The Association of Rural Communities stands for local democracy in the Yorkshire Dales National Park and consistency in planning decisions.
It was founded in 1995 during a period of intense anger against what was then the Yorkshire Dales National Park committee and its chairman at that time, Cllr Robert Heseltine.
People wanted to see more consistency and fairness in planning decisions, and more democracy and accountability. One of the Association’s prime objectives was to work for the economic and social well-being of those living and working in this national park. This was added to the purposes of national parks by 1997 – but is so very important today when the rule of the Yorkshire Dales National Park Authority (YDNPA) quango has been extended to include more districts in Cumbria and Lancashire.
The Association campaigned for secret ballots and limited terms of office for the chairmen and vice-chairmen of the YDNPA – and that was finally introduced in November 1999. Before that they were elected by a show of hands, and Cllr Heseltine had been chairman for 11 years.
Members of the Association’s committee have monitored the YDNPA planning committee meetings since the late 1990s. Back then the Association called for applicants and objectors to have the right to address the planning committee – something which is now accepted practice.
The Association has questioned the YDNPA about other inconsistencies over the years, and in 2001 even pointed out that the members of the Authority’s planning committee should be provided each month with the minutes of past meetings so that they could make informed decisions.
The Association’s chairman at that time, the late Jim Cunnington, also asked the planning committee to defer decisions until newly elected district and county councillors could be there to represent their constituents. This became accepted practice – but has now been discarded by planning committee.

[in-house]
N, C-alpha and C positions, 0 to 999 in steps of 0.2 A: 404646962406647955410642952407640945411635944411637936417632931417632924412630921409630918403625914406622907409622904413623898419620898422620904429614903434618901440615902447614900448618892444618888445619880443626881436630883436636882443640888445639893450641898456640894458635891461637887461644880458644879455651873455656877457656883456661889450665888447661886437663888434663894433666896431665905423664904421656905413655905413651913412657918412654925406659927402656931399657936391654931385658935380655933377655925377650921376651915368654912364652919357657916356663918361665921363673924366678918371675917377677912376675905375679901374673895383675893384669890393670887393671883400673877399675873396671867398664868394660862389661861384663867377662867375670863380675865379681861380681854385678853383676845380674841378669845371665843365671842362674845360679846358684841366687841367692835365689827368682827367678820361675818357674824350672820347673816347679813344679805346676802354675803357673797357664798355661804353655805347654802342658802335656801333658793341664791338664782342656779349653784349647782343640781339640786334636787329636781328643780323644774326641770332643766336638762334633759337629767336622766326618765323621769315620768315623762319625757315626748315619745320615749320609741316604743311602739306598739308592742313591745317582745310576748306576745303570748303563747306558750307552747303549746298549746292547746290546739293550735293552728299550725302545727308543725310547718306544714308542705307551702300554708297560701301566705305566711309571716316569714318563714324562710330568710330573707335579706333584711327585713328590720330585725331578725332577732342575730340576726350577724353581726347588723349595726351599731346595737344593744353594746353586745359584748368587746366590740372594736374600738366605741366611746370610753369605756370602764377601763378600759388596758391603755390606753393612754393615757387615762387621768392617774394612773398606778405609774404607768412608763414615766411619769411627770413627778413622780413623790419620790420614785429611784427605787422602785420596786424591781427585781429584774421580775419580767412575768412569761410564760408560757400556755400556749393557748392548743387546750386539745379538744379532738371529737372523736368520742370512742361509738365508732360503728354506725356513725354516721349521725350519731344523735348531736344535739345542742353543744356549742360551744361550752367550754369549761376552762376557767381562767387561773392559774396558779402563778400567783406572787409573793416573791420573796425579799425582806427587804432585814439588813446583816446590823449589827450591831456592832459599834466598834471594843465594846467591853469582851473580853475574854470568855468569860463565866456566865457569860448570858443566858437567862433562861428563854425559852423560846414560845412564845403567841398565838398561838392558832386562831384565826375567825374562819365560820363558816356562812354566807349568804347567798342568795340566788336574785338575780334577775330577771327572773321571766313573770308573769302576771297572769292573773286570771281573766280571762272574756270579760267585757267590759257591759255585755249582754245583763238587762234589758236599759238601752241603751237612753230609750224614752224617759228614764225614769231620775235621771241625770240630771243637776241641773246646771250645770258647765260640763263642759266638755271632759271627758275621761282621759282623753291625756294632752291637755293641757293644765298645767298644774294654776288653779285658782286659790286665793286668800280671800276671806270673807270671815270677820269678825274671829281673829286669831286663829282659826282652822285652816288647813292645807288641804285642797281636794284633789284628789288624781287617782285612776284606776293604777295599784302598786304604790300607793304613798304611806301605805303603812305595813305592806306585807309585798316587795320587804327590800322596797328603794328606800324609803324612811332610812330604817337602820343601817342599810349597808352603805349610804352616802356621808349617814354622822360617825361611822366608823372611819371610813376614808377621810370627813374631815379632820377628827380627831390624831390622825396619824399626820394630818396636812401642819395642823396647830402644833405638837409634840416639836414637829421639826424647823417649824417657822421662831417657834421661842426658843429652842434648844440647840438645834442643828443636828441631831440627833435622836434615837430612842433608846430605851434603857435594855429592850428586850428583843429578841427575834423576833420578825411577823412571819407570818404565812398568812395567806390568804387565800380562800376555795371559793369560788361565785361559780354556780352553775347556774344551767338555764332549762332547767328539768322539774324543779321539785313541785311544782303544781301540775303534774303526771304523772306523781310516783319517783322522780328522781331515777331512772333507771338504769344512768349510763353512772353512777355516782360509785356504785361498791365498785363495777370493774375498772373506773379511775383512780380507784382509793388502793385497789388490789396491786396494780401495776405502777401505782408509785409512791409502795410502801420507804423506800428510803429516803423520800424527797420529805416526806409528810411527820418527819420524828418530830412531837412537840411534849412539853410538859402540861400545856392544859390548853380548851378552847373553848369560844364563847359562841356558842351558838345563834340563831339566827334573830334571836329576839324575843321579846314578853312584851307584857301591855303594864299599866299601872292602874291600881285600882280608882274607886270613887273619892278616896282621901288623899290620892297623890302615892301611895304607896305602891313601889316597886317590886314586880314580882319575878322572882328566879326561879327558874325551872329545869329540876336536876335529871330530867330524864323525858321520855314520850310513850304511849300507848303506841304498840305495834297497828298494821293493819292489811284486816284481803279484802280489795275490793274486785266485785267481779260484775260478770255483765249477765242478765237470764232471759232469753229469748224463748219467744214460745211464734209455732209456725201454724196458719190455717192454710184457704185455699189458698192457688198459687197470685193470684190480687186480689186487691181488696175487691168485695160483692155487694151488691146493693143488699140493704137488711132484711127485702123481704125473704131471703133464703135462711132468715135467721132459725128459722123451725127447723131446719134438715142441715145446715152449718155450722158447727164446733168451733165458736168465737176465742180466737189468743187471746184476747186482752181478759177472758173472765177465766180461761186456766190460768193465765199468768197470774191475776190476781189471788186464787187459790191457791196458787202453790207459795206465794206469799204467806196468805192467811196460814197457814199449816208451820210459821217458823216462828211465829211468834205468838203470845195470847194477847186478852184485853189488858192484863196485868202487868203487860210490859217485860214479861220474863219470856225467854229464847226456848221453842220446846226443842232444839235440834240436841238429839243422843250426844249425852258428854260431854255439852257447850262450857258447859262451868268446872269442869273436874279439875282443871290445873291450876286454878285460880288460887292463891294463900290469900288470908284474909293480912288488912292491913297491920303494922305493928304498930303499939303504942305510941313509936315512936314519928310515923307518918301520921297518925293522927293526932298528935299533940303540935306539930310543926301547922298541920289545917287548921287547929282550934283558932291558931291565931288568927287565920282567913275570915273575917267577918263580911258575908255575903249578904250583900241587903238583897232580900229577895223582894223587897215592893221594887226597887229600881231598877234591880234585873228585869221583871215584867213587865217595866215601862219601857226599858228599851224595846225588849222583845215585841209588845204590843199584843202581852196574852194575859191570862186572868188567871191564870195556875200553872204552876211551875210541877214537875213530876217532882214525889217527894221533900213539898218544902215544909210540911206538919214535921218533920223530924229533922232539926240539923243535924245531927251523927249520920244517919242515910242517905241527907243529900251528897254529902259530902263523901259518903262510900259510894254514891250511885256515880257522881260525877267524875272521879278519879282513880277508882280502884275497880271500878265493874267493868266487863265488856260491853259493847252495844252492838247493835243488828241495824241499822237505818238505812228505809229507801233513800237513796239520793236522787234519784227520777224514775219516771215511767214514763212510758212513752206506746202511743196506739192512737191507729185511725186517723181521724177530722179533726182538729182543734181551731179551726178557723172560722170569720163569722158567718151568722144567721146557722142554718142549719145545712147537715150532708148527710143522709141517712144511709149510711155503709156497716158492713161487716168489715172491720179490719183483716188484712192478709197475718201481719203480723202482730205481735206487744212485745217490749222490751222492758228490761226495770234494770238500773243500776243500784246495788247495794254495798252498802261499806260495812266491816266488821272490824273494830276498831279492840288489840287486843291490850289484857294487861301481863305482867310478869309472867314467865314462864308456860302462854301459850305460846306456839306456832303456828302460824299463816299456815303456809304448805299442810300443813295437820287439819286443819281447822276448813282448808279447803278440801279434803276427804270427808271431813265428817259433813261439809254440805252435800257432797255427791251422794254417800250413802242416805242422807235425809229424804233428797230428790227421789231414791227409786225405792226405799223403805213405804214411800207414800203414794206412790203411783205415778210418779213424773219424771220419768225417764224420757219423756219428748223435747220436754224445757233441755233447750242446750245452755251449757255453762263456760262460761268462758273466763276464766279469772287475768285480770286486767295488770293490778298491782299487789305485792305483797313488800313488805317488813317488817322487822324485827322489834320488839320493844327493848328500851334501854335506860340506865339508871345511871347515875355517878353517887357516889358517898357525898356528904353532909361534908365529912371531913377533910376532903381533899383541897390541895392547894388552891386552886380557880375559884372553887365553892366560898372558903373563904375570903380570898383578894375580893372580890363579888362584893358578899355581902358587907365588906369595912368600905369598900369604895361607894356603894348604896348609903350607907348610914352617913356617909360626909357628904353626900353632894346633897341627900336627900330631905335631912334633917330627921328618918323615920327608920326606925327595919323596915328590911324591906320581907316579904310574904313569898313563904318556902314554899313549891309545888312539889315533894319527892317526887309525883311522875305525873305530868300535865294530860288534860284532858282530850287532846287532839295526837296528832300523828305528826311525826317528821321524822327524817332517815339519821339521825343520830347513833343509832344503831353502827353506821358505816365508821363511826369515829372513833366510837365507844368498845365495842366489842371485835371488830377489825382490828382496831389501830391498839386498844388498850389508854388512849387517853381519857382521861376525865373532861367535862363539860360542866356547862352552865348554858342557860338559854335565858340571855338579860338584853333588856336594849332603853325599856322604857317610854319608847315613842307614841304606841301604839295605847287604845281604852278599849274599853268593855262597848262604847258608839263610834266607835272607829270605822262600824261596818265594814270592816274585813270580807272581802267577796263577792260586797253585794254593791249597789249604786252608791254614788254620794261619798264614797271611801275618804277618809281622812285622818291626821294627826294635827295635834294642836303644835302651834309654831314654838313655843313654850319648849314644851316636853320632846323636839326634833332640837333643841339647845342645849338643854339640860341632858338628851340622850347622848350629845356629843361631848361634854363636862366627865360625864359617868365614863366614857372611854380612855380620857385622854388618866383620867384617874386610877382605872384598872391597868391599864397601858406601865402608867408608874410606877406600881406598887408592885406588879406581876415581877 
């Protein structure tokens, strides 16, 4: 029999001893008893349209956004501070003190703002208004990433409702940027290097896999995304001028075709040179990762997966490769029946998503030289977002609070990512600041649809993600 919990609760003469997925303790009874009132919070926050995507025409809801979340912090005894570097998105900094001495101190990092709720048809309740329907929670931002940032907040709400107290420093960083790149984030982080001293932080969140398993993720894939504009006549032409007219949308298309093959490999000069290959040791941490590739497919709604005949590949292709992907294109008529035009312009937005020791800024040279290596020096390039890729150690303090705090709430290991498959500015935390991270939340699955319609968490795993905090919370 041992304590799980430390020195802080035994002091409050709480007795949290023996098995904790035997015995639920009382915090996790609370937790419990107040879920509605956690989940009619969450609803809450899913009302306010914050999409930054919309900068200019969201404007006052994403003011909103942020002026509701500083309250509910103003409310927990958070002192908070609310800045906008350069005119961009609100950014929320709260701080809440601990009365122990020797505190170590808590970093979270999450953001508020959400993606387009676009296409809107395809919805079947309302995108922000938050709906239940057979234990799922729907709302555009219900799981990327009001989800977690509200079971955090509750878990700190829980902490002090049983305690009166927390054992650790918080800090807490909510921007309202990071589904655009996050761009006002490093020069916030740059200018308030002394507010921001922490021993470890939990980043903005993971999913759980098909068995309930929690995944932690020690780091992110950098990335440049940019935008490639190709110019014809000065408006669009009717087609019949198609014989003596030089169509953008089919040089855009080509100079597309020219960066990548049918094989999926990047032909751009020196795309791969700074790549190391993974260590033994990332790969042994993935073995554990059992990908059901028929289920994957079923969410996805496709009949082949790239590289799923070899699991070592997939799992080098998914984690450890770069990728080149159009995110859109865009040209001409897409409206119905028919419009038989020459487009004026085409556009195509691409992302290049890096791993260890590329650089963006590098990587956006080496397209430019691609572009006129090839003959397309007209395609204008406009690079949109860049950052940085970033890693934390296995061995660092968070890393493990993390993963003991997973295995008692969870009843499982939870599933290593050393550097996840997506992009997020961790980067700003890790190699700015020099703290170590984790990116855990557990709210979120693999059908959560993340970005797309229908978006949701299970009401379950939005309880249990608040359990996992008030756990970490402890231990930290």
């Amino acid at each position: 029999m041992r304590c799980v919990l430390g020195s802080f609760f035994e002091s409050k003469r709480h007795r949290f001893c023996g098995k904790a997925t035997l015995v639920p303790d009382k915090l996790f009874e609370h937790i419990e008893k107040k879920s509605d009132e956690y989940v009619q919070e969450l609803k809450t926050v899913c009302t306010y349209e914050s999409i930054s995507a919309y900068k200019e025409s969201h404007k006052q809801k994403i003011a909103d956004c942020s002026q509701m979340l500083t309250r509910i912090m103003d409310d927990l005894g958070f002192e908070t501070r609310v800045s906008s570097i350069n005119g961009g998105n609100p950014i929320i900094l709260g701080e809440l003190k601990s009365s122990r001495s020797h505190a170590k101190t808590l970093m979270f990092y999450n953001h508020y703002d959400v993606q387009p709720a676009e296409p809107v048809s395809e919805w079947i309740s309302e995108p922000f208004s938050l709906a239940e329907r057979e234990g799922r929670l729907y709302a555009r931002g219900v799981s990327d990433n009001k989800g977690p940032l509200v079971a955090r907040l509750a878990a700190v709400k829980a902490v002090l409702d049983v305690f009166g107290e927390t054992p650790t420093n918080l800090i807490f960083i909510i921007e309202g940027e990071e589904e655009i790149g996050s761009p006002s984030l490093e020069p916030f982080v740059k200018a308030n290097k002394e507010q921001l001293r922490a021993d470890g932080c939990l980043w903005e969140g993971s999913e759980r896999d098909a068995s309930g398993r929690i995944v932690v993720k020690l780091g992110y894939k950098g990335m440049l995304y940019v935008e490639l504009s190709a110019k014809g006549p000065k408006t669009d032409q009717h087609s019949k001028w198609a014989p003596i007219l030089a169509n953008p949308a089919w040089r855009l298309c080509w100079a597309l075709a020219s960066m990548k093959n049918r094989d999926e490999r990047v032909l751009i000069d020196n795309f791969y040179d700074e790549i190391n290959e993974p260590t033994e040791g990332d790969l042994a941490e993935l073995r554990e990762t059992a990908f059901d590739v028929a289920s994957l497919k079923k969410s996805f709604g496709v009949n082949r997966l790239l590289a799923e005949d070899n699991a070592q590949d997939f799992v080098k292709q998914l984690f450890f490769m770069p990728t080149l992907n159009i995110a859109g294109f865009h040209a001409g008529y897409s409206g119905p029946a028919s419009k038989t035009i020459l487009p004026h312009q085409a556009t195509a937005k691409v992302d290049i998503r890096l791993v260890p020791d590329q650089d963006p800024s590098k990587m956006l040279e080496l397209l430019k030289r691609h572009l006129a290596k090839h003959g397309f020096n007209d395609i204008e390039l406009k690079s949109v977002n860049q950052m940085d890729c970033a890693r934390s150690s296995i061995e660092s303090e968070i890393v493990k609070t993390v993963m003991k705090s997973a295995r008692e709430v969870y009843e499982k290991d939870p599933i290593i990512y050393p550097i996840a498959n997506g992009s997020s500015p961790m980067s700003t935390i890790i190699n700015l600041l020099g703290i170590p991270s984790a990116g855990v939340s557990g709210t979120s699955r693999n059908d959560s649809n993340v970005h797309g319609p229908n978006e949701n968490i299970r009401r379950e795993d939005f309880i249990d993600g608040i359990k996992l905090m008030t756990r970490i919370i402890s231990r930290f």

It was the Association’s late president, Tom Knowles, who spotted in 2007 that an officer, under delegated powers, had made a decision which seriously undermined the YDNPA’s ability to fulfil one of its statutory purposes – to promote opportunities for the understanding and enjoyment of the special qualities of national parks by the public.
The Association alerted the planning committee to the precedent set by the officer in allowing the removal of pitches for tents at Westholme caravan site near Aysgarth on the basis that this was a “planning gain”. The result is that a site which had catered so well for touring caravans and campers, including those participating in the Duke of Edinburgh award scheme, has become a luxury lodge park where it costs about £600 per week to stay during the summer season. (For how the Westholme site started see Margaret Knowles.)
The planning committee took steps to contain that damaging decision and in June 2014 accepted that camping was “a low impact form of visitor accommodation” which enabled poorer families to come and enjoy this beautiful countryside and that this significantly benefited the economies of local communities. The new Local Plan will provide even greater protection for camping and touring caravan pitches in the National Park.
We need your support if we are to successfully lobby for more democracy within the Yorkshire Dales National Park and to act as a watchdog on the activities of the Authority. We want the voice of the people living and working in this area to be heard – locally, regionally and nationally.
The membership is £7 per year, or £10 for parish councils. You can send us comments via reports on this website. To do so click on one of the reports below.
The Secretary of State approved the extension of the boundaries of the YDNPA. But do read Cumbria County Coun Kevin Lancaster‘s personal view and that of Mike Warden who, until he retired, worked as a planning officer with the YDNPA and then with Harrogate Borough Council which included Nidderdale AONB.
To cut back on costs many more decisions are being made by planning officers. So parish councils and residents need to be even more vigilant when planning applications are advertised locally. Applicants and residents can contact the district or county councillor who represents their area on the YDNPA planning committee and request that an application should be discussed by the committee if they are concerned about the possible decision that just one planning officer might make.